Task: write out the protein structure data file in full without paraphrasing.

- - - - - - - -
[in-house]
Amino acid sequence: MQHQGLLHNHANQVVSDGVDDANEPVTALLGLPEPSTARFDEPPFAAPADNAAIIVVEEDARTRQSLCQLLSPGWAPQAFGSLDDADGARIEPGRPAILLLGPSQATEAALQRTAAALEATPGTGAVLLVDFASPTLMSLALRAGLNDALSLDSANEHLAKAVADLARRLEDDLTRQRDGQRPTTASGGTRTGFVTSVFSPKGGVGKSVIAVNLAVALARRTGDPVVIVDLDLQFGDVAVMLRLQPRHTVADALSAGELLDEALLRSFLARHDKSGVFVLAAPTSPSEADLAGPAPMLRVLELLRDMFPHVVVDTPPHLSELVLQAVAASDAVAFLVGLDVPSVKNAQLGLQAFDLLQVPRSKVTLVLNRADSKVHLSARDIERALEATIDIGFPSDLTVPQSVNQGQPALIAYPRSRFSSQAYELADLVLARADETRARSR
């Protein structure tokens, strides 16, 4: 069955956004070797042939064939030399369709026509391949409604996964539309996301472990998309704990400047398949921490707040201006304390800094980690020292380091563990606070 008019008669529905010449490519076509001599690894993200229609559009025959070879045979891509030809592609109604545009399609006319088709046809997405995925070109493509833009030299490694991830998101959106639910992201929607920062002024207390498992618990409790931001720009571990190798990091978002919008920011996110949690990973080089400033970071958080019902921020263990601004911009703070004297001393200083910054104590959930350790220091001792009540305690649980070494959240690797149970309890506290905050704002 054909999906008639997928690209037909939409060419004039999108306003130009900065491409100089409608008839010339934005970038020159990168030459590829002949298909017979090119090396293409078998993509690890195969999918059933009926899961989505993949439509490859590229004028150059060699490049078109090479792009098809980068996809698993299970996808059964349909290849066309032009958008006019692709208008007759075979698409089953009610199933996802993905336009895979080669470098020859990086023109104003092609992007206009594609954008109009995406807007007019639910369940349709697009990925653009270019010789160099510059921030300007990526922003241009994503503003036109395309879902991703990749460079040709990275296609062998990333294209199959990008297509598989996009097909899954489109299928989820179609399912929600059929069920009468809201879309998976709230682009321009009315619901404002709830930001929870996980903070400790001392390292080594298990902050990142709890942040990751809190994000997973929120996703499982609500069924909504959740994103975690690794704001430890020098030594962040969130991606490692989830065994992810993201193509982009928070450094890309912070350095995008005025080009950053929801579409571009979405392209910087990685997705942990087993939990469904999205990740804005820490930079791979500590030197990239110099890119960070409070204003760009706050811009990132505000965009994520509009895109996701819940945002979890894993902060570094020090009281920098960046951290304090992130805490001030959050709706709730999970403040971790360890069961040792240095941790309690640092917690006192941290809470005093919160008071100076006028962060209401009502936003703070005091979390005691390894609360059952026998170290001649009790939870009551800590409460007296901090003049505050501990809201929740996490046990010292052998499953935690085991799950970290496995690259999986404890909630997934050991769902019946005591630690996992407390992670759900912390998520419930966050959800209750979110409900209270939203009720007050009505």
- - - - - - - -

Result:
[in-house]
Amino acid sequence: MQHQGLLHNHANQVVSDGVDDANEPVTALLGLPEPSTARFDEPPFAAPADNAAIIVVEEDARTRQSLCQLLSPGWAPQAFGSLDDADGARIEPGRPAILLLGPSQATEAALQRTAAALEATPGTGAVLLVDFASPTLMSLALRAGLNDALSLDSANEHLAKAVADLARRLEDDLTRQRDGQRPTTASGGTRTGFVTSVFSPKGGVGKSVIAVNLAVALARRTGDPVVIVDLDLQFGDVAVMLRLQPRHTVADALSAGELLDEALLRSFLARHDKSGVFVLAAPTSPSEADLAGPAPMLRVLELLRDMFPHVVVDTPPHLSELVLQAVAASDAVAFLVGLDVPSVKNAQLGLQAFDLLQVPRSKVTLVLNRADSKVHLSARDIERALEATIDIGFPSDLTVPQSVNQGQPALIAYPRSRFSSQAYELADLVLARADETRARSR
């Protein structure tokens, strides 16, 4: 069955956004070797042939064939030399369709026509391949409604996964539309996301472990998309704990400047398949921490707040201006304390800094980690020292380091563990606070 008019008669529905010449490519076509001599690894993200229609559009025959070879045979891509030809592609109604545009399609006319088709046809997405995925070109493509833009030299490694991830998101959106639910992201929607920062002024207390498992618990409790931001720009571990190798990091978002919008920011996110949690990973080089400033970071958080019902921020263990601004911009703070004297001393200083910054104590959930350790220091001792009540305690649980070494959240690797149970309890506290905050704002 054909999906008639997928690209037909939409060419004039999108306003130009900065491409100089409608008839010339934005970038020159990168030459590829002949298909017979090119090396293409078998993509690890195969999918059933009926899961989505993949439509490859590229004028150059060699490049078109090479792009098809980068996809698993299970996808059964349909290849066309032009958008006019692709208008007759075979698409089953009610199933996802993905336009895979080669470098020859990086023109104003092609992007206009594609954008109009995406807007007019639910369940349709697009990925653009270019010789160099510059921030300007990526922003241009994503503003036109395309879902991703990749460079040709990275296609062998990333294209199959990008297509598989996009097909899954489109299928989820179609399912929600059929069920009468809201879309998976709230682009321009009315619901404002709830930001929870996980903070400790001392390292080594298990902050990142709890942040990751809190994000997973929120996703499982609500069924909504959740994103975690690794704001430890020098030594962040969130991606490692989830065994992810993201193509982009928070450094890309912070350095995008005025080009950053929801579409571009979405392209910087990685997705942990087993939990469904999205990740804005820490930079791979500590030197990239110099890119960070409070204003760009706050811009990132505000965009994520509009895109996701819940945002979890894993902060570094020090009281920098960046951290304090992130805490001030959050709706709730999970403040971790360890069961040792240095941790309690640092917690006192941290809470005093919160008071100076006028962060209401009502936003703070005091979390005691390894609360059952026998170290001649009790939870009551800590409460007296901090003049505050501990809201929740996490046990010292052998499953935690085991799950970290496995690259999986404890909630997934050991769902019946005591630690996992407390992670759900912390998520419930966050959800209750979110409900209270939203009720007050009505």